The 3 Mistakes I Made as a CEO Learning To Manage Time



NOTE:  This post originally appeared on

As a CEO, smart time management is critical to success. Let me tell you a dirty little secret: It doesn’t always come naturally, especially to entrepreneurs that become executives.

When I was just starting out as an executive, I found myself struggling with a seemingly infinite to-do list and not enough hours in the day to get everything done. I was determined to break the cycle. With practice, self-awareness and a few strategic adaptations, I learned how to correct what used to be my biggest time management mistakes:

  1. Wanting to spend time doing what I’m good at, when I should have been delegating.

By definition, CEOs are doers. We are committed to our company’s core purpose and are ready to work hard to advance our goals. It excites us, it invigorates us and it imbues us with a hero’s mentality: the idea that we are the only one that can bring the necessary experience and the perspective to successfully complete a task. And we’re willing to work ourselves ragged to do it.

For example, when it came to going on sales calls, I always found myself ready to jump on a plane to fly across the country to attend a sales meeting. I liked them, I was energized by them, and I felt like I was adding value to the company. After some reflection, though, I realized that just because I have that skill doesn’t mean that others don’t. I was spending a ton of time doing something that in most cases, I could have delegated to a trusted, qualified employee. My own time could be better spent elsewhere.

Now, I focus on tasks that I am uniquely qualified to do. When my instinct is to say yes to yet another commitment, I stop and question myself to determine whether it is simply something I enjoy, or whether there is someone else who is equally skilled for the job. It also means knowing when to say no, even when you may disappoint someone – or yourself.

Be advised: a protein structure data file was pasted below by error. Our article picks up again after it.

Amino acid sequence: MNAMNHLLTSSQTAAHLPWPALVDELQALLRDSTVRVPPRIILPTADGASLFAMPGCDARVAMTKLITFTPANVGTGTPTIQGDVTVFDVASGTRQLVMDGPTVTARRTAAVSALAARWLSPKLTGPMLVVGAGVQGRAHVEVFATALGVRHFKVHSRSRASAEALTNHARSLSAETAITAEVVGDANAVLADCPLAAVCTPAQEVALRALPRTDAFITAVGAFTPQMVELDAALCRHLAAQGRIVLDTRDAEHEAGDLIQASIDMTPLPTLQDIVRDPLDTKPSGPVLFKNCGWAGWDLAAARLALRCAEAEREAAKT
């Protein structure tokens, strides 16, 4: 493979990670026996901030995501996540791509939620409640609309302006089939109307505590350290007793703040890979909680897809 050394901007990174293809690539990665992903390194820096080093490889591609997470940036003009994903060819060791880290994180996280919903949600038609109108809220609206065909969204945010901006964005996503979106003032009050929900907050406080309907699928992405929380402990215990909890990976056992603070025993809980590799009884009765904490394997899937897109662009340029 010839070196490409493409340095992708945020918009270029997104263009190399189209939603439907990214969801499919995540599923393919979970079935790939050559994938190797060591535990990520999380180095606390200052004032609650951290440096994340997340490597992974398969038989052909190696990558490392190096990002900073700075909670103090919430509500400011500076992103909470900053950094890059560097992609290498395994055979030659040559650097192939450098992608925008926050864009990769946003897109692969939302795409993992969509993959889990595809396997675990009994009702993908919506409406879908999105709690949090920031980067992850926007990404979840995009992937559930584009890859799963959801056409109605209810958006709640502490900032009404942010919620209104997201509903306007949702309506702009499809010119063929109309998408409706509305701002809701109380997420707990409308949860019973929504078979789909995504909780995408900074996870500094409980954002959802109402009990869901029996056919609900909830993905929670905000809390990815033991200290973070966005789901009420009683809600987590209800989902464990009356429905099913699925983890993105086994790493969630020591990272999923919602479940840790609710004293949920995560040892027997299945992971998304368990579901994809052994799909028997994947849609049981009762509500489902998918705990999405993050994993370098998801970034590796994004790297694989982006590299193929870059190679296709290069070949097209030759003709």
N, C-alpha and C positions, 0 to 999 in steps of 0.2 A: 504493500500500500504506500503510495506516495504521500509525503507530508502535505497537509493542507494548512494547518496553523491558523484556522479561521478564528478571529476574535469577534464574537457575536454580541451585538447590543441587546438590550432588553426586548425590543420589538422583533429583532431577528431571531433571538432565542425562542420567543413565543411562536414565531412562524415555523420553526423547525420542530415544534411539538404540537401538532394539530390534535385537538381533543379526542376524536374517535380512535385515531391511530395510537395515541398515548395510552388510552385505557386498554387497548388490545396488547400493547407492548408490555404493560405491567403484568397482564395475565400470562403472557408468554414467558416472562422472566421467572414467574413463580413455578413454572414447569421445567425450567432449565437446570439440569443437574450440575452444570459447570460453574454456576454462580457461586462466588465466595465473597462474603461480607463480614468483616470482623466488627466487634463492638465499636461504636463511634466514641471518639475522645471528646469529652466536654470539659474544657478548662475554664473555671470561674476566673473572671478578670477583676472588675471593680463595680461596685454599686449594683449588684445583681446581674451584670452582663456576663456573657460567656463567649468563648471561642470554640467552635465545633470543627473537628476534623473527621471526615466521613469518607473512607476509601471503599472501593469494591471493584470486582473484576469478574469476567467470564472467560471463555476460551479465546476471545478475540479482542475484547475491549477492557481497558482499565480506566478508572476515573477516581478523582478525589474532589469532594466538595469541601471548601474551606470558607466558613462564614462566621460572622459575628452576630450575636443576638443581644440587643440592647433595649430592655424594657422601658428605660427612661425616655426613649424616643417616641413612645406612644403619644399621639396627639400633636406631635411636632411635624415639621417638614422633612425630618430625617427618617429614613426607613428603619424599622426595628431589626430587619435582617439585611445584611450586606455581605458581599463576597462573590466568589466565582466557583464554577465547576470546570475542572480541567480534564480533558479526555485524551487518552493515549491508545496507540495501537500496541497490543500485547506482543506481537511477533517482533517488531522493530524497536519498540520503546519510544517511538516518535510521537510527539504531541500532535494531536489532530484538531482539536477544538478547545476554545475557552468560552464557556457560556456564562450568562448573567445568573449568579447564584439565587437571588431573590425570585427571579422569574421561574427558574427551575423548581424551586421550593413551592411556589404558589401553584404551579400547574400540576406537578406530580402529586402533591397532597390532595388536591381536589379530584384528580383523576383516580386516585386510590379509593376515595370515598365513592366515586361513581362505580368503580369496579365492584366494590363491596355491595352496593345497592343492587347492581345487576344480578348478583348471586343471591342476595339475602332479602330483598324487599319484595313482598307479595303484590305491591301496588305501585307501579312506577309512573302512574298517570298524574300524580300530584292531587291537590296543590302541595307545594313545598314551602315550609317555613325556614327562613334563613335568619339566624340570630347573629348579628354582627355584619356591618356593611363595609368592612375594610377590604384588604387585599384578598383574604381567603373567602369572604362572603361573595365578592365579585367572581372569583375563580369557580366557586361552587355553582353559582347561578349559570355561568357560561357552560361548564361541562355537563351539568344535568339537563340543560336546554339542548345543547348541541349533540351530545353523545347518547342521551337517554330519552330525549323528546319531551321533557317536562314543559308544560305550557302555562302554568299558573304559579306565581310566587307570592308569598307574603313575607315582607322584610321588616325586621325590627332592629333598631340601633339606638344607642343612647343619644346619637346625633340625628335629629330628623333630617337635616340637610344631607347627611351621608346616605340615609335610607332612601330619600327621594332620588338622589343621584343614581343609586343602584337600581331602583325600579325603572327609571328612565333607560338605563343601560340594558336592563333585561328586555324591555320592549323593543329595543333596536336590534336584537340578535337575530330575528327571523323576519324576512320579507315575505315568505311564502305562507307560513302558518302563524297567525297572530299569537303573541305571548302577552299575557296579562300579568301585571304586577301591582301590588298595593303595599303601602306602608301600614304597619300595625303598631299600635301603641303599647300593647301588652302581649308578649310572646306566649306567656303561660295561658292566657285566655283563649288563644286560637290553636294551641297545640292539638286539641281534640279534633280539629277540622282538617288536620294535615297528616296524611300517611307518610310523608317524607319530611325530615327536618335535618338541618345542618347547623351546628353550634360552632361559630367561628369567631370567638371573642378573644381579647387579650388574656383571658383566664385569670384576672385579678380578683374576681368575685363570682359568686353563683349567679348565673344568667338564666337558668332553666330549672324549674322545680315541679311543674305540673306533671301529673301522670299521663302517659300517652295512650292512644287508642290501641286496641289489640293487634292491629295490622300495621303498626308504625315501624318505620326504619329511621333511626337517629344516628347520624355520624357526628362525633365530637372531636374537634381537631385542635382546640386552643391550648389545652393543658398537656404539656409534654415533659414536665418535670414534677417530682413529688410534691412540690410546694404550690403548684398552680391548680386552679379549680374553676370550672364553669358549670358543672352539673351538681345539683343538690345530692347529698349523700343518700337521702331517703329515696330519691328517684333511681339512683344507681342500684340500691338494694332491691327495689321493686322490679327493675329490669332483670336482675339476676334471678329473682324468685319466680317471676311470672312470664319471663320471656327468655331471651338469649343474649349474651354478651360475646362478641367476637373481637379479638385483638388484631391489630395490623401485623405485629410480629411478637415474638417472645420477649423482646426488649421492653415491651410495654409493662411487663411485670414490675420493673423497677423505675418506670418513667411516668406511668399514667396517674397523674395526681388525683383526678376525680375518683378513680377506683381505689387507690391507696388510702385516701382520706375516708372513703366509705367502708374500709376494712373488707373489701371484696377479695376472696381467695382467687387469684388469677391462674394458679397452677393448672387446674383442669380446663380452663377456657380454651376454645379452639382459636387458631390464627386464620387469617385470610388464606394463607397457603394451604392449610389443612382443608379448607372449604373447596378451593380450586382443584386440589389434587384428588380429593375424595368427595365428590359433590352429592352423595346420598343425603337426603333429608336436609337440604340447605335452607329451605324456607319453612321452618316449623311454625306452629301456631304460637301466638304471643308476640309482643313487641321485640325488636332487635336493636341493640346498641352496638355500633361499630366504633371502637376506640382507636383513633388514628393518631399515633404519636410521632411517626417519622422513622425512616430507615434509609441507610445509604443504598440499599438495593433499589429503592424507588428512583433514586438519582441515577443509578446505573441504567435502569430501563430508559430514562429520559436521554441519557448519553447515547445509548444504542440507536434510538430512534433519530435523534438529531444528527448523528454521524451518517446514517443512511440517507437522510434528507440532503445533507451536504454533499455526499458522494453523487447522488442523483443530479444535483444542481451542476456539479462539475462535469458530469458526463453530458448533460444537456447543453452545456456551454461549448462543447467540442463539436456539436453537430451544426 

1. Staying busy instead of staying effective.

It is easy to fall into ‘the busy trap,’ as described by Tim Kreider in his article for the New York Times. It’s where we run around talking about how busy we are, but not really putting a lot of thought into where all of our time is going and why. The temptation here is clear: as long as we’re always doing something, no matter what that something may be, we can tell ourselves that we are productive. We find comfort that we can pat ourselves on the back for ticking boxes off of our seemingly never-ending checklist.

But what if we’re ticking off the wrong boxes? Staying busy doesn’t necessarily make us productive, and it certainly doesn’t mean we’re being effective. It usually just drives us to chase tasks that are easily within reach instead of the ones that are most important.

I often used to find myself seeking that rush of instant gratification, so I’d send yet another e-mail or even decide to fly and visit some small customer just to feel like I was getting something done, even if it wasn’t necessarily the most important priority.

Lately, I’ve been able to overcome that urge for immediacy by starting my day meditating for 20 minutes. This practice allows me to clarify my thoughts and helps me to take a step back away from the hustle and bustle. After meditating, while I’m still in a clear state of mind, I write down the two or three most important things that I want to get accomplished for the day. This helps to hold me accountable, making sure that I don’t trick my mind into believing I’m productive when I’m really just busy.

  1. Using procrastination to avoid tasks I didn’t like.

Even after I started sticking to my carefully crafted list of the most critical tasks to accomplish, I found that the task that I was most dreading somehow always made its way to the bottom. I’d start with the easiest or most comfortable task, and save the most uncomfortable one for last.

Sometimes, it was something I was good at, but didn’t particularly enjoy. Like budgeting, for instance. Other times, it was something that I didn’t want to face, like firing an employee who I liked, but who wasn’t producing. Either way, I realized that there’s a thin line between sensibly putting something off and procrastinating, and that I was often guilty of the latter.

I discovered a two-step process to help me overcome my own delaying tactics. First, I began to rank-order my list in terms of priority and made myself tackle the tasks in order. If something was at the top, I had to suck it up and get it done. I wouldn’t let myself make excuses. If for some reason I decided that it wasn’t suitable for me to be the one to execute one of the tasks at hand – see mistake number one – I could then make the decision to delegate. Either way, my habit now revolves around not letting myself move on without addressing the task at hand.

Time is money, and so much more

There’s an overused saying in business that ‘time is money.’  But it’s more than that. It’s sanity. It’s self-satisfaction. It’s freedom. A better, more mindful approach to time management helps us get our priorities straight, leaving us more fulfilled both in the workplace – and in life itself.

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